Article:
A&M investigating Franchione for possible contract violation

COLLEGE STATION, Texas -- Texas A&M officials admonished
coach Dennis Franchione for his secretive, for-pay newsletter
Thursday and said the embarrassing episode would be a factor in
deciding whether he returns next season.

Franchione didn't lose his job, but athletic director Bill Byrne
said the newsletter -- which delivered inside information to
boosters for $1,200 a year -- would be considered when he evaluates
the coach after the season.

The school said it would report the results of an internal
investigation to the NCAA because of possible rules violations, and
Franchione was ordered to shut down his Web site, CoachFran.com. He
also will receive a "letter of admonishment."

"The Aggies are embarrassed right now," Byrne said. "This has
been a very unfortunate incident we do not want to experience

Byrne said the school was consulting with attorneys to see if
Franchione violated his $2 million-per-year contract by failing to
report income generated from the newsletter e-mails and his Web

"I'm assuring you, it will be part of his personnel review,"
Byrne said. "At the end of the year, we always go over what
happened in the previous year. We evaluate any actions that
occurred to the football team, we look at items like recruiting,
wins and losses, NCAA violations, Big 12 violations."

A&M reported that the Web site and e-mails generated about
$80,000 between 2005 and 2007. The school said Franchione's net
profit was $37,806.32.

A copy of Franchione's contract, obtained by The Associated
Press, specifies the coach must report to the school president
"annually in writing" any outside income. The contract, which
runs through 2012, specifically mentions income from Web sites. The
AP also obtained copies of Franchione's annual outside income
reports, and none include income from Web sites.

Franchione was under fire even before the newsletter scandal
broke. He has an ordinary 30-24 record since taking over the
program in 2003, including a 1-9 record against Big 12 powers
Nebraska, Oklahoma and Texas.

Although the Aggies are 5-1 overall and 2-0 in the Big 12, an
uninspired 34-17 loss at Miami last month intensified the outcry
from the impatient fan base. The secret newsletters became public a
week later.

Byrne said he wasn't aware of the newsletters until a reporter
asked about them. A&M hired a consulting firm to investigate about
two weeks ago, after Franchione admitted he provided the
information in the newsletter, called the "VIP Connection."

"My guess is there was an attempt to keep it from us," Byrne
said. "I think the whole thing started as something well-intended,
to keep a number of people who were good donors to the university
forever informed about things that were going on. It just got out
of control."

Franchione apologized to his team, the school and fans in a
statement released after Byrne met with reporters.

"I was trying to keep some loyal Aggies informed on our program
in greater detail throughout the year," he said. "Please do not
blame them. They were only trying to support our program."

Franchione said he was turning his attention to Saturday's game
at Texas Tech and wouldn't comment further on the newsletter.

David Batson, A&M's compliance officer, said he didn't expect
the NCAA to penalize the program with sanctions, though he wouldn't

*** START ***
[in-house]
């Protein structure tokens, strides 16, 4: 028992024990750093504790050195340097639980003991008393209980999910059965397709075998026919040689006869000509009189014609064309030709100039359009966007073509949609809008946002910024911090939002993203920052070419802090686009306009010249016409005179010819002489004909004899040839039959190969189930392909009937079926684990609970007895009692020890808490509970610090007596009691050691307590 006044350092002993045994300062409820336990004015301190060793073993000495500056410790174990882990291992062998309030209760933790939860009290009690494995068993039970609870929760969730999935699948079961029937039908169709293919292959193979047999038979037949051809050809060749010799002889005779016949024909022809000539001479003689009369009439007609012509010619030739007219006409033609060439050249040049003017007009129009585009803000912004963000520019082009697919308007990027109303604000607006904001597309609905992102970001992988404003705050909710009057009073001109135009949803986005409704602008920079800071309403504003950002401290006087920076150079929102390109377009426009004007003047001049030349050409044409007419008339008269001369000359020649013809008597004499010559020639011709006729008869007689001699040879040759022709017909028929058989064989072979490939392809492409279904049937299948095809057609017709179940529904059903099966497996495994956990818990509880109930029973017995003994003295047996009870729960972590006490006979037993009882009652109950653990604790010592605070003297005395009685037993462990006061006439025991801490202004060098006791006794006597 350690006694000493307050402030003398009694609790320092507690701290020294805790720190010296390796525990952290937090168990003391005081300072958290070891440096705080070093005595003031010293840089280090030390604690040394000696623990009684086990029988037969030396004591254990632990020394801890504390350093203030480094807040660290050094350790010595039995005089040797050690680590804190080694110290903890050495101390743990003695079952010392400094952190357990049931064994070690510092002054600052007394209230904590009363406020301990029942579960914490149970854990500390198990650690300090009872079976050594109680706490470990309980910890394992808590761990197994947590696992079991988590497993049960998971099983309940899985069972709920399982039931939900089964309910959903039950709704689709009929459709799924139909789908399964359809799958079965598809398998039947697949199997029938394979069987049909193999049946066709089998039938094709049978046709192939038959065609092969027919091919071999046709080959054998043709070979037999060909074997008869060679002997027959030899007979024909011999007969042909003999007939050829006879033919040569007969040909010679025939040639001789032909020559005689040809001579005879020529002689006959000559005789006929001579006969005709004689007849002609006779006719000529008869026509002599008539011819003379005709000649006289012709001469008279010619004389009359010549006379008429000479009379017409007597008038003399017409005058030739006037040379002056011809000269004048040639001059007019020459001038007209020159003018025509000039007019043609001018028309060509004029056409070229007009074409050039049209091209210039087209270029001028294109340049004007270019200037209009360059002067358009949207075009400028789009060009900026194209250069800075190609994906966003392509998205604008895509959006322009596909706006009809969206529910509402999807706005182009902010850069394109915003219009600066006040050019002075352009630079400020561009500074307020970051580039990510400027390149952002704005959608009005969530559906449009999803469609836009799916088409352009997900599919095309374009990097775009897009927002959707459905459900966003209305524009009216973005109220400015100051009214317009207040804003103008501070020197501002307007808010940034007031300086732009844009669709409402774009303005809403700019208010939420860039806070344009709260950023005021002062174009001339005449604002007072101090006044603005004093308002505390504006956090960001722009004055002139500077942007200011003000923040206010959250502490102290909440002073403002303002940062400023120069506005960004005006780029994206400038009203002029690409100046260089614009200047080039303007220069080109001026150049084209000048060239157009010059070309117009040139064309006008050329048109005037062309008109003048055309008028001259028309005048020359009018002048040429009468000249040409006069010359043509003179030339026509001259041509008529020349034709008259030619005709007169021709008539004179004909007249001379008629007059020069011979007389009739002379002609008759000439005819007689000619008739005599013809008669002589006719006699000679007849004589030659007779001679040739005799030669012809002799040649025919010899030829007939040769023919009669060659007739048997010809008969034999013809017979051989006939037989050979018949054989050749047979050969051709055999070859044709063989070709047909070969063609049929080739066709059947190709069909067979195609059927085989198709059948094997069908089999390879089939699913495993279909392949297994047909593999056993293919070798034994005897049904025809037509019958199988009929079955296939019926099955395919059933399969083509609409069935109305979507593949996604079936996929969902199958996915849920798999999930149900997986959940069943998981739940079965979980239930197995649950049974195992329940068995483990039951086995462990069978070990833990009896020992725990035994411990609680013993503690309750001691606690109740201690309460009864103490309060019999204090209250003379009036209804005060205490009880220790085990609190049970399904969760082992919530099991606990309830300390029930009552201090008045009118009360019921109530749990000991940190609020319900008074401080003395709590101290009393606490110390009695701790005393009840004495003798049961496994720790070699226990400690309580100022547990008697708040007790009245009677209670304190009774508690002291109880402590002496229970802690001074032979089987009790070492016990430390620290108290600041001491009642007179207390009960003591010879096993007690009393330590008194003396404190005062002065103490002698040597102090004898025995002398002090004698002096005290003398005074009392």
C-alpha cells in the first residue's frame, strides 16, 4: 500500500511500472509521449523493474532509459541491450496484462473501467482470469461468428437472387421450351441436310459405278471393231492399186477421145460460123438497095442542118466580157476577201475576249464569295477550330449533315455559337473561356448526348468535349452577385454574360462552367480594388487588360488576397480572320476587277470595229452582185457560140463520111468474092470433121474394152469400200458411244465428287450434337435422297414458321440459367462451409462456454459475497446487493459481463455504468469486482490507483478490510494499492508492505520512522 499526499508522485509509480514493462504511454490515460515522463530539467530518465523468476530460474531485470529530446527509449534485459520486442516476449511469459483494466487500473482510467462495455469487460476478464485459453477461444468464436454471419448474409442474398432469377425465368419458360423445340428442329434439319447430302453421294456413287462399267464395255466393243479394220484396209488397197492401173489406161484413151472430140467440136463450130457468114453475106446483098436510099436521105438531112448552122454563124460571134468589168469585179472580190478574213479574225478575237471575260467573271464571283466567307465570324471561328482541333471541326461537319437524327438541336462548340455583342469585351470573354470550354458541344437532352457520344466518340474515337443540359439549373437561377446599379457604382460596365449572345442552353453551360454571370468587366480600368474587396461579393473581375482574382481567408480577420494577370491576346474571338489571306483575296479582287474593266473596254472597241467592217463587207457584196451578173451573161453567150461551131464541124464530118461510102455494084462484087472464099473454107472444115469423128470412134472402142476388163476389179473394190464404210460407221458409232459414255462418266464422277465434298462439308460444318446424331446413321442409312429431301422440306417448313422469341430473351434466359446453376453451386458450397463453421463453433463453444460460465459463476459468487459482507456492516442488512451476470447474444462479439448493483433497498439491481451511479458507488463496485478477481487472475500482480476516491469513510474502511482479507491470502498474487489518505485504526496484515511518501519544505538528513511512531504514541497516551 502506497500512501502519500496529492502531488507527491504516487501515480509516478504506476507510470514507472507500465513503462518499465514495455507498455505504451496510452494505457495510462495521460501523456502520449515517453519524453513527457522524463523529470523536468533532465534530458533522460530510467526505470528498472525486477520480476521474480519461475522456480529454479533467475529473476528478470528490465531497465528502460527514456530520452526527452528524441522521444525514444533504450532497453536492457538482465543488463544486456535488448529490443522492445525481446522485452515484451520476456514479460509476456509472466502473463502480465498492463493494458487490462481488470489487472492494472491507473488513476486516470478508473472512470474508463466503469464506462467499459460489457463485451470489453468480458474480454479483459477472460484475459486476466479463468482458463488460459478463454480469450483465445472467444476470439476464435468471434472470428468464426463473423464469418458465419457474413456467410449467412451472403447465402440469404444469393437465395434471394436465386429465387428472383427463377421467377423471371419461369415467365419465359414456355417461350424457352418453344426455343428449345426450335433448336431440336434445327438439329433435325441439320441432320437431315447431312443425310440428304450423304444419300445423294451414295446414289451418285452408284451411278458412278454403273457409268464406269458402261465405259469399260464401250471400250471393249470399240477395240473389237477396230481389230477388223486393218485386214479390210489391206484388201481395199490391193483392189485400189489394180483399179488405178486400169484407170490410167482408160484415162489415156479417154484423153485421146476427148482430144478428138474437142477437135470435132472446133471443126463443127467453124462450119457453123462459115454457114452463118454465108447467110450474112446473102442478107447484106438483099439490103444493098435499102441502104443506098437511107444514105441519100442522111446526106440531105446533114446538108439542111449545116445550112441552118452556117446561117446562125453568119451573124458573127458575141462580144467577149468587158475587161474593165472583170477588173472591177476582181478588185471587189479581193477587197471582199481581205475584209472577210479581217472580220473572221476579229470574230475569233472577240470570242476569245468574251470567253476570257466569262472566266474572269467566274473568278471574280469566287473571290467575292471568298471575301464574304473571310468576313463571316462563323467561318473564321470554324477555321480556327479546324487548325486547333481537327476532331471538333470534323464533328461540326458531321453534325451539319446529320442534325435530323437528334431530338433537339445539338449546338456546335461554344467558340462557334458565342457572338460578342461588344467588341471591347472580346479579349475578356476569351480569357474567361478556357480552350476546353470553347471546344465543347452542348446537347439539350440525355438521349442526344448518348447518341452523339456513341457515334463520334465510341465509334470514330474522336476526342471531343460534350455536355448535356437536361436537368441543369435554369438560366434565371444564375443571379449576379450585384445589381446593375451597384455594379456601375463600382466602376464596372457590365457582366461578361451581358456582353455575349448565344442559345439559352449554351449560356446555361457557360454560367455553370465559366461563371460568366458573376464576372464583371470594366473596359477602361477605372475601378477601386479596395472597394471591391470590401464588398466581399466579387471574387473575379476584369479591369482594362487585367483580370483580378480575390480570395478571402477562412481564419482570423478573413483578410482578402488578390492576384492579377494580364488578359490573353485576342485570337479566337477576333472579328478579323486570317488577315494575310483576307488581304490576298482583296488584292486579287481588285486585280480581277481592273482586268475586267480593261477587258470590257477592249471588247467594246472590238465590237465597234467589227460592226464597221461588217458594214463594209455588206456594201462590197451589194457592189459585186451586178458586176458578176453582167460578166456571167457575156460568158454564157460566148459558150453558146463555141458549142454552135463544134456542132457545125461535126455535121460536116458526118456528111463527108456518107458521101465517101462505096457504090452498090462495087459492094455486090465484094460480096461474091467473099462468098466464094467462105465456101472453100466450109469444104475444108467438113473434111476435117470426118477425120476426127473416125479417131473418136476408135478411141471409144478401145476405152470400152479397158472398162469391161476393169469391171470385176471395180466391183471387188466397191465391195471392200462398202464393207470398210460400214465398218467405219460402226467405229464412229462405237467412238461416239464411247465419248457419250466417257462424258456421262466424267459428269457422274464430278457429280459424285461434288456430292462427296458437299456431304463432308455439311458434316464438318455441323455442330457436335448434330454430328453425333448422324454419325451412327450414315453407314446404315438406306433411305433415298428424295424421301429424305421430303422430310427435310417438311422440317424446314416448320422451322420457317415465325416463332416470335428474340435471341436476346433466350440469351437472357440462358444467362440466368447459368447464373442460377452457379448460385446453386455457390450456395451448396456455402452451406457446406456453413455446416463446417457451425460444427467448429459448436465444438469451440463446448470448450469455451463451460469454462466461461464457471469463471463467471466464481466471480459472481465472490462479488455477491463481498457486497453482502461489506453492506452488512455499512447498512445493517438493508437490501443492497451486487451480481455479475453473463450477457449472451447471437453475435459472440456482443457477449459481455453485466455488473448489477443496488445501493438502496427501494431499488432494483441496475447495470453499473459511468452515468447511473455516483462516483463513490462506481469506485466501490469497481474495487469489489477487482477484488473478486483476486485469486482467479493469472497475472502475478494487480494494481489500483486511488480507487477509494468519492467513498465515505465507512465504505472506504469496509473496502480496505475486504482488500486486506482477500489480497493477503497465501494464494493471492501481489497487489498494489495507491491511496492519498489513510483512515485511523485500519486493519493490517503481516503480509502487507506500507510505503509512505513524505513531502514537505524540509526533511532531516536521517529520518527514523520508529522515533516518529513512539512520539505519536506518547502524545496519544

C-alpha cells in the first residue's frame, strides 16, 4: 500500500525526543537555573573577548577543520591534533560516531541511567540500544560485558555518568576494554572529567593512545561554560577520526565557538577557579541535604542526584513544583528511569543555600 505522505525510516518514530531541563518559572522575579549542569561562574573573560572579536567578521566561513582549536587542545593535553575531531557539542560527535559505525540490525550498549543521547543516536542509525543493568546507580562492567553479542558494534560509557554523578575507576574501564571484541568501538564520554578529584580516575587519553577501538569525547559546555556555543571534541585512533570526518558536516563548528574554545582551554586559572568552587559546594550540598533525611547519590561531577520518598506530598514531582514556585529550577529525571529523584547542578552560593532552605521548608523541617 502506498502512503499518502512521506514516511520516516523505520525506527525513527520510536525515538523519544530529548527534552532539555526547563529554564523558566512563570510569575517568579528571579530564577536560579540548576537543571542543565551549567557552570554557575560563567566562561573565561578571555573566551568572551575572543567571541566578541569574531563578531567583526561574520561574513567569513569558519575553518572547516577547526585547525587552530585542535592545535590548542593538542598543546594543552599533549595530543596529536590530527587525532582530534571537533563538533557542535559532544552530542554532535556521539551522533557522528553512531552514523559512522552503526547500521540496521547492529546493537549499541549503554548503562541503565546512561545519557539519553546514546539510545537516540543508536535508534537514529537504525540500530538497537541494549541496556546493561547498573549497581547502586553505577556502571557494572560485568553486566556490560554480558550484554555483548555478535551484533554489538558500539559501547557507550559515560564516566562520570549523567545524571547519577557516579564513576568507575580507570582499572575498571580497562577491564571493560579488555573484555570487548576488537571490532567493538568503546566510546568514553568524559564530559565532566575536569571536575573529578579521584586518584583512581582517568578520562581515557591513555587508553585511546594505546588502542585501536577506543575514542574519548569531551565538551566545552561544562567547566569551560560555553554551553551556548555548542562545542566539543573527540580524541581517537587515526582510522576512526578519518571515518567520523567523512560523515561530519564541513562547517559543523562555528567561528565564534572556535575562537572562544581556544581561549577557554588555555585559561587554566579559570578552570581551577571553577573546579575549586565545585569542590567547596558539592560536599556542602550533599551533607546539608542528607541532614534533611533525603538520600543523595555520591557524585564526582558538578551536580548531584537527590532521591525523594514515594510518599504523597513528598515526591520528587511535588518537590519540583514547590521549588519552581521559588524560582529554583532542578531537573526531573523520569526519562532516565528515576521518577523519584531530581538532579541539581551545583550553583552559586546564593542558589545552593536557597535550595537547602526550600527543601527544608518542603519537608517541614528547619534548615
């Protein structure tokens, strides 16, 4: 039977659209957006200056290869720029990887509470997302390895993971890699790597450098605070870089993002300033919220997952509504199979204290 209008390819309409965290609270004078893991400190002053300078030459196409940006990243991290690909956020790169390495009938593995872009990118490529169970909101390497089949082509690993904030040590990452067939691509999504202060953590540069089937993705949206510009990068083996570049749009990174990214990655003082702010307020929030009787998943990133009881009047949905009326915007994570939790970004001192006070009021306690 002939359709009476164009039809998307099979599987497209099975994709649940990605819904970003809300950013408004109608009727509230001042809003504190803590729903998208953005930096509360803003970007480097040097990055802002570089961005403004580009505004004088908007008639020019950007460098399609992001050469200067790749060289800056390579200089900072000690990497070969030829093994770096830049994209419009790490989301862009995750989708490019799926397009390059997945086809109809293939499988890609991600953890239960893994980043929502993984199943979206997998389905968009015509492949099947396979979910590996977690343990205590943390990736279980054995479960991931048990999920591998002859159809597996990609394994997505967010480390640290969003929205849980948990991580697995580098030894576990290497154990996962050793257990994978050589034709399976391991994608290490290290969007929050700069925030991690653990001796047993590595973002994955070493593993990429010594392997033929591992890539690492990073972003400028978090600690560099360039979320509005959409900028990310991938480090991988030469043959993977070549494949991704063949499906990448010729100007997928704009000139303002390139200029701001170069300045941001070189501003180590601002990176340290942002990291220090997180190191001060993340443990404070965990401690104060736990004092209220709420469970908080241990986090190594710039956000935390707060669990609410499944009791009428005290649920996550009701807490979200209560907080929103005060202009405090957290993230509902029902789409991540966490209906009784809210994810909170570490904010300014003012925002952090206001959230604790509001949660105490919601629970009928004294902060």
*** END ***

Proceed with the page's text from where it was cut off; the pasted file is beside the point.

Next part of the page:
rule it out. The NCAA didn't return a phone message Thursday.

"I think the actions taken by the institution will suffice,"
Batson said. "But ultimately, that's a decision by the NCAA."

Among A&M's actions, Franchione was ordered to no longer employ
"any staff members that could be construed as representing Texas
A&M or providing information or reports relative to his position as
head coach at Texas A&M."

Byrne said Franchione's longtime personal assistant, Mike
McKenzie, actually wrote the e-mails, and Byrne suggested
Franchione may not have always known about the content.

"My supposition is someone came to Fran and said, 'You mind if
we do something like this for some people?'" Byrne said. "His
thought was, 'No. Go ahead.' My guess was he never saw it after
that. He concentrates on football."

Byrne said McKenzie is no longer an A&M employee. Neither Byrne
nor athletic department spokesman Alan Cannon knew if Franchione
was still employing him in some capacity. A&M said McKenzie was
paid by Franchione, but Cannon confirmed Franchione had taken away
McKenzie's previous duties.

The school pointed out three areas where possible violations

• Franchione did not report income generated through his Web site
or from the VIP Connection. The school said Franchione thought he
did not have to report the income until he actually received the
proceeds that exceeded expenses incurred maintaining the Web site.

• The VIP Connection occasionally contained information about
prospective student-athletes. The NCAA prohibits a school from
commenting publicly on recruits until they sign letters of intent.

• The school suggested that Franchione violated Big 12 Conference
standards of sportsmanship by criticizing officiating in some of
the newsletters.

Batson said neither Franchione nor McKenzie were aware of
newsletter recipients using the information for gambling.

The school released a list of 23 recipients of the VIP
Connection, including Franchione's wife, Kim, and their oldest
daughter, Ashley.

Batson said the school has gathered newsletters from as far back
as November 2006. He estimated that the newsletters started in the
fall of 2004, the year after Franchione arrived at A&M.